ROSSELLA TERCATIN / CELIA JEAN
British company diagnostics.ai, whose R&D is entirely based in Herzliya, is already providing labs in the UK and the US with their advance diagnostic technique employing artificial intelligence.
FILE PHOTO: Nurse Jeff Gates processes a patient sample at a drive-through testing clinic for coronavirus, flu and RSV, currently by appointment for employees at UW Medical Center Northwest in Seattle, Washington, U.S. March 9, 2020 / (photo credit: REUTERS/LINDSEY WASSON)
Israeli researchers are at the forefront of medical innovation to offer new solutions in the fight against the novel coronavirus outbreak.
British company diagnostics.ai, whose research and development is entirely based in Herzliya, is already providing labs in the UK and US with their advanced diagnostic technique, employing artificial intelligence for faster and more accurate results, Brian Glenville, chairman of diagnostics.ai and former head of heart surgery at Hadassah-University Medical Center, told The Jerusalem Post.
“In the old days, if you went to the doctor with a chest infection, they would ask you to cough into a pot and send the specimen to a laboratory, which would put it on a plate to grow,” he said. “After 48 hours they would put some antibiotic discs next to it, and another 48 hours later they would tell you which one worked for that bug.”
“Several years [later], tests called Real Time PCR or Q-PCR came in,” he added. “They look at the nuclear content, the DNA or RNA, in the bacteria or the virus.”
To perform the test, a biological specimen of the patients, for example, saliva or blood, is put into a machine called thermal cycler, which heats and cools the material 30 or 40 times until the DNA or RNA fragments in the specimen have split. The fragments then join to a molecule of fluorescent light.
“That’s how you find out what is the content of your biological solutions are,” Glenville said. “The problem is that the answer comes out as a curve on a graph, which means it requires an analysis by a skilled medical technician.”
The requirement for an expert to analyze the results of the test might not be particularly challenging if the number of tests performed remains low. But when hundreds, if not thousands, of tests are needed – as in the case of the current emergency – tiredness and other human factors, including the risk for the technicians to get infected themselves, represents an obstacle.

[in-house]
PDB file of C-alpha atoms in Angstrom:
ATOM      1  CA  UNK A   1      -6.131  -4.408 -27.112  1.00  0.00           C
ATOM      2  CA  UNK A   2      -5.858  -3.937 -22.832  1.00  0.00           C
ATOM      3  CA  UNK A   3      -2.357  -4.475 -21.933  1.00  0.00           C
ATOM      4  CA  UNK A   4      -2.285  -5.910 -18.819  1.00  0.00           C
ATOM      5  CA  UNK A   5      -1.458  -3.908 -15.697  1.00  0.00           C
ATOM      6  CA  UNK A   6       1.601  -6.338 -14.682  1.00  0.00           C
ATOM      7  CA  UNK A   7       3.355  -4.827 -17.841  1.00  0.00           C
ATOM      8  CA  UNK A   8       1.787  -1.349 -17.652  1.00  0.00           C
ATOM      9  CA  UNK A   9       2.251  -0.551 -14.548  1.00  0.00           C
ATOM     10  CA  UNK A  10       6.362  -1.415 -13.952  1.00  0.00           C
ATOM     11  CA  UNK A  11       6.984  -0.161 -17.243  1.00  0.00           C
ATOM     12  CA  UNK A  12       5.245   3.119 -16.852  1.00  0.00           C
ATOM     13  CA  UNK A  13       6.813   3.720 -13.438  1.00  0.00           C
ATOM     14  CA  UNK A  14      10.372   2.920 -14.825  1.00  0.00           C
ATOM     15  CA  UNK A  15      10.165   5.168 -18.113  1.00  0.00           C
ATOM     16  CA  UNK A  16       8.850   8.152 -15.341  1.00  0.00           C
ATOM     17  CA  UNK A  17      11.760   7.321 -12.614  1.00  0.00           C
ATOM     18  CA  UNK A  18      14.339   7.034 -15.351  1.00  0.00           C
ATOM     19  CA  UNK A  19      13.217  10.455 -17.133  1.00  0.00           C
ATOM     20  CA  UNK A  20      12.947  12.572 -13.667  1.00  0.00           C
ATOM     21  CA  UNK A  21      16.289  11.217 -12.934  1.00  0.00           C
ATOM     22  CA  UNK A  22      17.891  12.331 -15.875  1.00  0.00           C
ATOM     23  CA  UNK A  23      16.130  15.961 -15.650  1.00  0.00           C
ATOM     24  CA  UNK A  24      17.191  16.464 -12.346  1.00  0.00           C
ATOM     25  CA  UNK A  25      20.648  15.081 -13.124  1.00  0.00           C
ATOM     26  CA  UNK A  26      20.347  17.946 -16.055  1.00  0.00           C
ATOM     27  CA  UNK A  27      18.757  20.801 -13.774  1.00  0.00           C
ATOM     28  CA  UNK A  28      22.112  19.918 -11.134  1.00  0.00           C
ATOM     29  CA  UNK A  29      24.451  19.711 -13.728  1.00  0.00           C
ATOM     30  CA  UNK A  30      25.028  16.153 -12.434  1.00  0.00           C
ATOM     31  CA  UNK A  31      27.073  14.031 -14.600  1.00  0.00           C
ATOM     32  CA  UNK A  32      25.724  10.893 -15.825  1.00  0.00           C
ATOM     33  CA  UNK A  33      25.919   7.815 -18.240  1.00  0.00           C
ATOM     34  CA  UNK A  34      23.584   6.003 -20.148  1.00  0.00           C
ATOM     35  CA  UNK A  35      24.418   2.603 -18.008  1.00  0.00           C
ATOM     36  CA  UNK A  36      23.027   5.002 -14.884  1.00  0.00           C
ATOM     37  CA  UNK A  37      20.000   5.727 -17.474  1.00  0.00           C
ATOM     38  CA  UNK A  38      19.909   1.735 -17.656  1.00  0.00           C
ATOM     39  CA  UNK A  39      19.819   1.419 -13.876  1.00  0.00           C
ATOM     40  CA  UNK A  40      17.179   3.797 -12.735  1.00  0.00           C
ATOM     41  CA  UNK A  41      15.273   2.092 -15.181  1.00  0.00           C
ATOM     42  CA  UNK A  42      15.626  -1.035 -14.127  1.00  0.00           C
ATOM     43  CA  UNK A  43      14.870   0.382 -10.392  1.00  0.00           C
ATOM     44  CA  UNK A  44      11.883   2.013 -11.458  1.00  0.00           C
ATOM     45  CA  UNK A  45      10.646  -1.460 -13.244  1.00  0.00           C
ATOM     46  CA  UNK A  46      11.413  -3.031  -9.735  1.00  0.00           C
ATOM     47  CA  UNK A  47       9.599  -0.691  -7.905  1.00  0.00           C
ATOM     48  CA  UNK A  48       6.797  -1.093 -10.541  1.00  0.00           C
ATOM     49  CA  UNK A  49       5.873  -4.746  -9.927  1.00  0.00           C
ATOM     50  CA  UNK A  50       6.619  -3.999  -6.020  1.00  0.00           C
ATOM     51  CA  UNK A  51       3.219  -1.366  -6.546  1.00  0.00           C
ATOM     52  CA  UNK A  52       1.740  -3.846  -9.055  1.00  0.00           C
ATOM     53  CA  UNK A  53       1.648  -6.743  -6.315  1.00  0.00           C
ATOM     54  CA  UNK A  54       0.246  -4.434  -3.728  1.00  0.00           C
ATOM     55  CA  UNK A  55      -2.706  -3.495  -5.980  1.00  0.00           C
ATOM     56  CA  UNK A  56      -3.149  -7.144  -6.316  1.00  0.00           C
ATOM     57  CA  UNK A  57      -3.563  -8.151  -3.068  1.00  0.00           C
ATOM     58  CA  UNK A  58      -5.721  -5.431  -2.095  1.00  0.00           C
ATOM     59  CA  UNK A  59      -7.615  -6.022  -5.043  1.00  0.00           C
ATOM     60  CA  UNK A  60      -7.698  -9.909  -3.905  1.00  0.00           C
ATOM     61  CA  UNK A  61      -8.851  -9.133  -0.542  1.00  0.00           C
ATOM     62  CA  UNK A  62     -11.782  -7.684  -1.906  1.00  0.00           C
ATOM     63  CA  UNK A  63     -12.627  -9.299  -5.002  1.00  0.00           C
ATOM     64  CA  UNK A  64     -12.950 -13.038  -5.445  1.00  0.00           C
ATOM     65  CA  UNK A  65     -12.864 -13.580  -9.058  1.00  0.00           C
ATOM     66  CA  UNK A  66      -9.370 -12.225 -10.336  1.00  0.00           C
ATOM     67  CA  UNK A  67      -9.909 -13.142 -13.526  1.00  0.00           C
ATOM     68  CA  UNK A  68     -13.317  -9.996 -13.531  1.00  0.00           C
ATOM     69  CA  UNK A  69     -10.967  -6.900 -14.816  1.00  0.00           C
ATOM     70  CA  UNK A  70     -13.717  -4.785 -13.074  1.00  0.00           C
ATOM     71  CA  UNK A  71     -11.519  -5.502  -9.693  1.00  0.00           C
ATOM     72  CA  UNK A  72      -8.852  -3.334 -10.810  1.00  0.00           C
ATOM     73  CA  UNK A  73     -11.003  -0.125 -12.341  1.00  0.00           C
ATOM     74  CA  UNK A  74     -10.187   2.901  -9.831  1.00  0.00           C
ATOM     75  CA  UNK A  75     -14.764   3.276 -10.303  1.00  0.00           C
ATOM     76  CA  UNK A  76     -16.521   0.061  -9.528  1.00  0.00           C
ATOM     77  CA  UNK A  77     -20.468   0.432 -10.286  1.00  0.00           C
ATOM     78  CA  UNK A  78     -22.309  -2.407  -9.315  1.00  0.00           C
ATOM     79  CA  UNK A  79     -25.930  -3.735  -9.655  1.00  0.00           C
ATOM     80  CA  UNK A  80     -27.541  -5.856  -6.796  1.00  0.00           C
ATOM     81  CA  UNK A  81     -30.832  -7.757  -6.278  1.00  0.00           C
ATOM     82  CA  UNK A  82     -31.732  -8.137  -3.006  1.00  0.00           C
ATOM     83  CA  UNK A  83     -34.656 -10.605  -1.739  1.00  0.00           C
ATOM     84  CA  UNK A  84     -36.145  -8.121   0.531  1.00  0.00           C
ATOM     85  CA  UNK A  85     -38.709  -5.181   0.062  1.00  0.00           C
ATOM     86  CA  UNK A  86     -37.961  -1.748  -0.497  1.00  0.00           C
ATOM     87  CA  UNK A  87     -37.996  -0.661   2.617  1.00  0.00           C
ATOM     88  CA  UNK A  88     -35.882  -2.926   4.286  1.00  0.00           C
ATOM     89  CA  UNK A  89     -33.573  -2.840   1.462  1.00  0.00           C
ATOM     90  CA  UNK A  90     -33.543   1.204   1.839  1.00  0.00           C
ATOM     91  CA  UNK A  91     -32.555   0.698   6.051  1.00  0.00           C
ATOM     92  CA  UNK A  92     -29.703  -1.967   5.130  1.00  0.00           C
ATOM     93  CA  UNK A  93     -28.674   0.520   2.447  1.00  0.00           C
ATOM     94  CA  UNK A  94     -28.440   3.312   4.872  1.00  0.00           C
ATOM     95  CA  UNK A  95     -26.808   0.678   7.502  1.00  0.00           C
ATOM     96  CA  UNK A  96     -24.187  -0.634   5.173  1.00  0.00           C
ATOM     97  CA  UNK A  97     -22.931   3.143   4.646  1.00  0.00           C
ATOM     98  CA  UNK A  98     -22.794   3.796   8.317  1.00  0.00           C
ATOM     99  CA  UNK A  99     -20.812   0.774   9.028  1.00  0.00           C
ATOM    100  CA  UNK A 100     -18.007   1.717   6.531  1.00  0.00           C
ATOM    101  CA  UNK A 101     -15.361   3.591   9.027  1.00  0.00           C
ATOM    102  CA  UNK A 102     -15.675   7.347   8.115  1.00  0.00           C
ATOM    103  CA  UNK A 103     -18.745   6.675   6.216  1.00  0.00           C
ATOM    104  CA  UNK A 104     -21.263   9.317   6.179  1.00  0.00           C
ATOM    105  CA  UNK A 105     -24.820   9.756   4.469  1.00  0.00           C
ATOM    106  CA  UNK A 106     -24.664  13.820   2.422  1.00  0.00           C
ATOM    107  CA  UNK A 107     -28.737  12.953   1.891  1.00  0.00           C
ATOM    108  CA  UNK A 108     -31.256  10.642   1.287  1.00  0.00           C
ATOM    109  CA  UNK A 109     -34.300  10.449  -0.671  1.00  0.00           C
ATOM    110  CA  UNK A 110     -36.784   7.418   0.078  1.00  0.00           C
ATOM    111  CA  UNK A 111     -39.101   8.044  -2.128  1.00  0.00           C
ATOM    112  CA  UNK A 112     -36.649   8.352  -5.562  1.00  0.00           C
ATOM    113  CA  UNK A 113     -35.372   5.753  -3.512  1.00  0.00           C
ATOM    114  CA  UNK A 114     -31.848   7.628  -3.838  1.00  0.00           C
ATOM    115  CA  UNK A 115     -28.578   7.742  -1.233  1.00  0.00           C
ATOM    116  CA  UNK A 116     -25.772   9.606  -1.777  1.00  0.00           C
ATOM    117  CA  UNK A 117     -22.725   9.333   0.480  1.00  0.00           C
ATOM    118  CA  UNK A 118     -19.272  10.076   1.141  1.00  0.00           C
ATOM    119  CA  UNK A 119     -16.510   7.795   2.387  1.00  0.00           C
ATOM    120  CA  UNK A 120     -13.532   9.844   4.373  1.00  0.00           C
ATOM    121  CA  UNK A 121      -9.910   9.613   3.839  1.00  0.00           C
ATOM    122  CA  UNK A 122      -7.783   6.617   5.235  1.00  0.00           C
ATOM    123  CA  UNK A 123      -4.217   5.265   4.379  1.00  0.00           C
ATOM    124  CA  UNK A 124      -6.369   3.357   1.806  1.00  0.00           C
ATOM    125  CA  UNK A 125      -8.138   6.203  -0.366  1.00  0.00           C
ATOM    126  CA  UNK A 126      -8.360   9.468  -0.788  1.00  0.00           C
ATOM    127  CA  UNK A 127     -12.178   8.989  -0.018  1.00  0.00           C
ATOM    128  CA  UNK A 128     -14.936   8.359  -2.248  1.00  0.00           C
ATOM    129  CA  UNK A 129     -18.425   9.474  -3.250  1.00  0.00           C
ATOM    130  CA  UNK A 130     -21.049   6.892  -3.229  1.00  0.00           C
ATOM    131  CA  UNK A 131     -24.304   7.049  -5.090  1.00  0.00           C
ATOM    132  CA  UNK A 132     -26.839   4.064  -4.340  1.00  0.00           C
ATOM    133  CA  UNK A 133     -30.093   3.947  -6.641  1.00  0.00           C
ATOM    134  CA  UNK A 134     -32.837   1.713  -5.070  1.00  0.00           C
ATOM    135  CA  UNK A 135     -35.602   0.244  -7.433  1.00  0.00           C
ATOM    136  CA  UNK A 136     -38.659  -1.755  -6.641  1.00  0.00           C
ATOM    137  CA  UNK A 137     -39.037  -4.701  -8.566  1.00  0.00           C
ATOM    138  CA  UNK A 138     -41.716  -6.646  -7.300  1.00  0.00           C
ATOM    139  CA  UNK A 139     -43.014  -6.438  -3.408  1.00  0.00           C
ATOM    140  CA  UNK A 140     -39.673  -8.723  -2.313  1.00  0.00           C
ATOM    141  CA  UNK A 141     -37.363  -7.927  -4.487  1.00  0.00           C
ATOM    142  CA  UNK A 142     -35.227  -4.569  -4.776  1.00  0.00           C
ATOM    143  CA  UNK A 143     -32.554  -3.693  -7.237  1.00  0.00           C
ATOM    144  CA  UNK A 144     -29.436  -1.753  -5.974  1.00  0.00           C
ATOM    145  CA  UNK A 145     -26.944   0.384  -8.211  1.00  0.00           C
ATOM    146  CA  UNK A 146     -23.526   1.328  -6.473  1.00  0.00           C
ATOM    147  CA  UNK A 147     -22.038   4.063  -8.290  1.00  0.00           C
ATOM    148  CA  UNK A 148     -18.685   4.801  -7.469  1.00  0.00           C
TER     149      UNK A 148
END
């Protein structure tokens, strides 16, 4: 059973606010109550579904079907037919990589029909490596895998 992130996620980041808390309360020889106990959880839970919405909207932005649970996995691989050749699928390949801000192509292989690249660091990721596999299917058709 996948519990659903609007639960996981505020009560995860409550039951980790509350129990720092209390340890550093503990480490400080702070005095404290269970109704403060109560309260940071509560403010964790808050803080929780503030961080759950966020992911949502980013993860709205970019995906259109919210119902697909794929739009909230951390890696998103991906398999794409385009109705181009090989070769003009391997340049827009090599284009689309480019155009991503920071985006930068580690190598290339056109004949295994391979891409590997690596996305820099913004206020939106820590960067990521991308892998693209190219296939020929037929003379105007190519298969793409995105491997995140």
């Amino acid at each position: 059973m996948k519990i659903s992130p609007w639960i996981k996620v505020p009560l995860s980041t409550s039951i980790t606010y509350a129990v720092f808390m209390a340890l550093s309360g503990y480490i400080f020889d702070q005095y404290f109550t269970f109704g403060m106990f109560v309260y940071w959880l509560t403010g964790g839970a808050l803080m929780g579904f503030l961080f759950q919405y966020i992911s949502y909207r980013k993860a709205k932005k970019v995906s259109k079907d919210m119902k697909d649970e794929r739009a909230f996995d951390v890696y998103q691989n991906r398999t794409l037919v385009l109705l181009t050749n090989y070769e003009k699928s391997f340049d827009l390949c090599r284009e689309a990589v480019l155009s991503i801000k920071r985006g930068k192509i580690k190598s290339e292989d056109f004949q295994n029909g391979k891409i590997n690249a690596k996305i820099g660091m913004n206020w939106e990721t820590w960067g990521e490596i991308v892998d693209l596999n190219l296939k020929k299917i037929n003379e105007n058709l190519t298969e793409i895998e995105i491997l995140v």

As an alternative, there are kits made by manufactures that include whatever is necessary to execute the tests and give the answer. But they are expensive and inflexible, which means that if the virus mutates, their technology won’t be suitable.
“They are also not as automatic and not as accurate as they could be,” Glenville said.
What diagnostics.ai ha
s developed is truly automatic and can analyze any virus or bacteria.
Once the biological specimen is analyzed, which takes 40 minutes to an hour, the results are almost instantaneous, and they are fed to the hospital information system right away.
The technology was studied by one of the largest virology units in Europe, the West of Scotland Specialist Virology Centre, comparing the results of diagnostics.ai with those by their best technicians.
As explained in an article published in the Journal of Clinical Virology, they were found superior in terms of accuracy.
The company’s technology is generic, which means it does not work only for a specific virus but for any virus or bacteria. It is currently used for infections. But diagnostics.ai is planning to employ it for cancer and genetic expressions and any other form of testing to analyze material containing DNA or RNA.
“One of the laboratories in a large London hospital just asked us to increase their volumes tenfold, and I think it is only the beginning,” Glenville said.
A new and more efficient method to diagnose the coronavirus was successfully tested by Israeli researchers at the Technion-Israel Institute of Technology and Rambam Health Care Campus. The new testing method will dramatically increase the rate at which tests can be done for the deadly virus, it was announced on Thursday.
The current testing method in Israel and most of the world has been to only focus on people with specific symptoms. This new testing method enables the testing of people with no symptoms and for dozens of tests to be carried out at once, ultimately accelerating efforts in curbing the virus.
“This experiment conducted by Technion and Rambam researchers is complex and under normal circumstances would take months,” Technion president Prof. Uri Sivan said. “This is a remarkable example of the mobilization of an outstanding team in a time of crisis. The initial experiment was completed in less than four days.”
The current rate of testing in Israel, done by the common PCR method (polymerase chain reaction), is about 1,200 a day. And each one must be examined individually, which takes several hours, causing bottlenecks in testing and slowing efforts to curb the virus.
The Rambam Clinical Microbiology Laboratory is only able to test 200 COVID-19 samples a day.
Now, molecular testing for the virus, using the new pooling method, can be done by combining samples taken from 32 or 64 patients, enabling simultaneous testing of dozens of samples. In rare cases where a positive case is found in a joint sample, only then will each of the specific samples be tested individually.
“Even when we conducted a joint examination of 64 samples in which only one was a positive carrier, the system identified that there was a positive sample,” said Prof. Roy Kishony, head of the research group at the Technion’s the Faculty of Biology.
“This is not a breakthrough but a demonstration of the effectiveness of using the existing method and even the existing equipment to significantly increase the volume of samples tested per day,” he said.